If you don’t believe that this is the most important thing on the planet, go to Google and Google for the result of the phrase “click here.” What you’ll find, which still amazes me – if I ever get to talk to Matt Cutts I’m going to have to ask him what’s the deal with this one page.

The number one result for “click here” is and has been for years the download page for Adobe Acrobat Reader, because everybody in the world on the internet says, “If you need to read my PDF file you can get the Adobe Acrobat Reader. Click here.”

Those anchor texts from all over the world have for years and years pointed to that download page over at Adobe, so Adobe ranks for the term “click here.” The words “click here” do not appear on the page. It’s amazing to me that that’s the case, but that tells you backlinks are really important.

Off-page SEO really comes down to these backlinks, and more recently social signals. That’s how they’re telling whether or not pages are important. So there are two issues here; what page is important and what is the page about.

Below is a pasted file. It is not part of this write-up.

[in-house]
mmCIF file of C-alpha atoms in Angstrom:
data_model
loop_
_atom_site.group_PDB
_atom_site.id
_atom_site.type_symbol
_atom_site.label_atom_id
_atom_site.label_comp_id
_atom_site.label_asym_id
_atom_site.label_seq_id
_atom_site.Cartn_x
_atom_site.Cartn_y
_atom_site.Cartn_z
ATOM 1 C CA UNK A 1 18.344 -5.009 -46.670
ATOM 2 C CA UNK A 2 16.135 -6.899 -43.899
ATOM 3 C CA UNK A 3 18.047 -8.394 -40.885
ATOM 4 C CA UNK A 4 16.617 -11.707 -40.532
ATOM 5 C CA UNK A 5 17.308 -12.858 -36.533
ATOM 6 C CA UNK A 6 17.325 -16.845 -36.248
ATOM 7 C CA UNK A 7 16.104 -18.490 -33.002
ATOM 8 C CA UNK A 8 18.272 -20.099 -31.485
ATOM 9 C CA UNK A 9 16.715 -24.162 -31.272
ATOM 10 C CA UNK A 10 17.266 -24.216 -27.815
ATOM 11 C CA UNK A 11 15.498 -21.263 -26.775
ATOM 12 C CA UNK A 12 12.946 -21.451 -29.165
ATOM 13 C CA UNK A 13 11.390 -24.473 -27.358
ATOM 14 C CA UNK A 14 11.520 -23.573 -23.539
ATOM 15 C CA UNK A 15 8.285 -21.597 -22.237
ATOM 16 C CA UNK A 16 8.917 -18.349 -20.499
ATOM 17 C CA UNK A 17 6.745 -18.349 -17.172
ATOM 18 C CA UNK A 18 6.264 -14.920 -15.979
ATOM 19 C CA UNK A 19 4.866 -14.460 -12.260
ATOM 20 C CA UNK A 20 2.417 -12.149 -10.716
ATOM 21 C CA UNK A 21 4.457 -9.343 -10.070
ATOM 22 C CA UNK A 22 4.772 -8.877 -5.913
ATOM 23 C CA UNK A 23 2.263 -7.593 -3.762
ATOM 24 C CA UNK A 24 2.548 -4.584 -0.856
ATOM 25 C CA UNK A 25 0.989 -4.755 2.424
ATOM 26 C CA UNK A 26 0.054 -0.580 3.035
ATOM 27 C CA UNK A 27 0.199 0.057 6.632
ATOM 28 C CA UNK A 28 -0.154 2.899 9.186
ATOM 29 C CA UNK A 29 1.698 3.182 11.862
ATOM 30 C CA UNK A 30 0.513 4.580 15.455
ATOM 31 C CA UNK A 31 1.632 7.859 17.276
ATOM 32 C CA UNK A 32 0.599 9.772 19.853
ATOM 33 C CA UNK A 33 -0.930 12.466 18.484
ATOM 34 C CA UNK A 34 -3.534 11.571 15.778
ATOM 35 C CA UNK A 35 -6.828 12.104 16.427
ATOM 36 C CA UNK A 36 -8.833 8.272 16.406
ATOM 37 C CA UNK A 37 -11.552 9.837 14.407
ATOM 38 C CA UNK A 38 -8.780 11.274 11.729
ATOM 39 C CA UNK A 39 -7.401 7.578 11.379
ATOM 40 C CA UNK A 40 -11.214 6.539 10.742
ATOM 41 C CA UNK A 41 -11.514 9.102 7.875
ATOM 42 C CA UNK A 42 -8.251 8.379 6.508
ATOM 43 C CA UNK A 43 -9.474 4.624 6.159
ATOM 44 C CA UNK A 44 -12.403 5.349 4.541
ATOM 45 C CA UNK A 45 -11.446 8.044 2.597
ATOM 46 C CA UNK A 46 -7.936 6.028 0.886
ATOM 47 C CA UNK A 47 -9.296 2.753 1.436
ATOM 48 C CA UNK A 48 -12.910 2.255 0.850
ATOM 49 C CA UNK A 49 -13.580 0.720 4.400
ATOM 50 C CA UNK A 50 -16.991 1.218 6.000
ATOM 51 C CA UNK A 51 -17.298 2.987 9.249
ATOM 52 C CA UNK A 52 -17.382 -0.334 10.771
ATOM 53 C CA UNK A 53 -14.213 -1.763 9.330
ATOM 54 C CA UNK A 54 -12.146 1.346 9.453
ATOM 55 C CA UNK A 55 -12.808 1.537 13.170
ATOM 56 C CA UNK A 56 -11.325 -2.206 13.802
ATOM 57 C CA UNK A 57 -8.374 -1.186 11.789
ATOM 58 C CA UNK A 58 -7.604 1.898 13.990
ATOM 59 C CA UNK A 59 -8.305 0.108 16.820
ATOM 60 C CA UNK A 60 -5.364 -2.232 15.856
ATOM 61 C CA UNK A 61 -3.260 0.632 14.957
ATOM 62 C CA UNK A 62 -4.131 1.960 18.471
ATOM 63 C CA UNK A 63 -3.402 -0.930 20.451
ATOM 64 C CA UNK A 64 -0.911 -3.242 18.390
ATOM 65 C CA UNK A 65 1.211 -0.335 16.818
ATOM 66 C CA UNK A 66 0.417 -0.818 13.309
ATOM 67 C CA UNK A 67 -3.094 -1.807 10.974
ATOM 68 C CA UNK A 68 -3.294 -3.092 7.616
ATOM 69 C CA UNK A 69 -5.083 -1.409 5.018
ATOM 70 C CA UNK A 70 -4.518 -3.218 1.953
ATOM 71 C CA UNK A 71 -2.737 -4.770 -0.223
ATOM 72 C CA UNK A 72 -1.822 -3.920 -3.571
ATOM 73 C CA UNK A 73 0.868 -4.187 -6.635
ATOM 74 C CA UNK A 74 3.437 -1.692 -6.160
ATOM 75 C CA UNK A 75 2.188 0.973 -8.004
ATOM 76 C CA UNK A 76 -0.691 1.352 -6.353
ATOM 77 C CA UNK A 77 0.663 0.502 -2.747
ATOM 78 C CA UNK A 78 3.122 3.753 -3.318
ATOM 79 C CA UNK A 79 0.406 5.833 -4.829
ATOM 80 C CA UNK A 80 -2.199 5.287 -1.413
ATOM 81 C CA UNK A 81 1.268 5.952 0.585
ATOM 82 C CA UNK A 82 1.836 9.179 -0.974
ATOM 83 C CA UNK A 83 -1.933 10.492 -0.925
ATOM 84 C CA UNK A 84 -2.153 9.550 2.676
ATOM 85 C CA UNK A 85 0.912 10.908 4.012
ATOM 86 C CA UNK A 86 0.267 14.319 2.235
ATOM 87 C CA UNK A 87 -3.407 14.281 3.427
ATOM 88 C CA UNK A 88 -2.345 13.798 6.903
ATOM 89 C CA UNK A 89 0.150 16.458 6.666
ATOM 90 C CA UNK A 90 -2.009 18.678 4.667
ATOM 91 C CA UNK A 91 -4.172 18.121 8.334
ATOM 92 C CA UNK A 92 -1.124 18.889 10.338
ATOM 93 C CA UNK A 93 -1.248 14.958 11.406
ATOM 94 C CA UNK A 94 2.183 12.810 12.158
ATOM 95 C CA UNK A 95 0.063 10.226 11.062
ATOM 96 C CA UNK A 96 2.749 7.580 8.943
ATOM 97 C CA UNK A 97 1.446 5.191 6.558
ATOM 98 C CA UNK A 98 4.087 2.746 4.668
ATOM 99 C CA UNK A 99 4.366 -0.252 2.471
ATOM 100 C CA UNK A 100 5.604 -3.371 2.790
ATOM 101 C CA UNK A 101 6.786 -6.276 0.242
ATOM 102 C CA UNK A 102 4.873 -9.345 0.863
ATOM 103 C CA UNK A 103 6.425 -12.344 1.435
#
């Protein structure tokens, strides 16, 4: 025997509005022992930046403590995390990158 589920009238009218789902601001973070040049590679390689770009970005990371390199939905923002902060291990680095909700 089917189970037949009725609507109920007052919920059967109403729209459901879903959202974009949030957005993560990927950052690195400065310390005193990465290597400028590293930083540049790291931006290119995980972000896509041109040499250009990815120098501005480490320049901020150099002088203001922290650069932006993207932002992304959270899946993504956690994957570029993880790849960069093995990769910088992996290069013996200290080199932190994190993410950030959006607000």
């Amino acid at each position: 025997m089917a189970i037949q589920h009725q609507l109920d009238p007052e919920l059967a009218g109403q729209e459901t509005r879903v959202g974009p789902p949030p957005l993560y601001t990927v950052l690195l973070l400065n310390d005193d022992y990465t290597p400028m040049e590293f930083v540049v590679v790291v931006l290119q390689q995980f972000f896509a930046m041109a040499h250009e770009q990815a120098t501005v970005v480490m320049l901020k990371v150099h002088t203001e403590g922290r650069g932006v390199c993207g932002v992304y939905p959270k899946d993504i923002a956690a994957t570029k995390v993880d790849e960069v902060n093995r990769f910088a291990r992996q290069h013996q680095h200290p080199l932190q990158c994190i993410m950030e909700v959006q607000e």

To tell whether or not a page is important they look at backlinks and social signals. Most recently Twitter, Facebook, and Google Plus. But, they’re also starting to look at some on-page signals.

They’ve recently introduced this over-optimization penalty. If your on-page SEO is too good they smell rat and they will penalize you. They look at your site quality, I call this the Panda penalty. If your site matches their anti-bad-site-algorithm they’ll penalize it.

Then it’s said that there are roughly 200 to 300 more things that are known only to Google that they put in their algorithm to decide what pages are important.

The Problem for Affiliate Marketers

Because of this, as affiliate marketers our task has been clear always – it is to optimize our pages on-page and to get backlinks with the right anchor text to our site. The problem is backlinks are kind of hard to get because the average person – your mom, your sister – doesn’t have a website, so the average person can’t give you a backlink.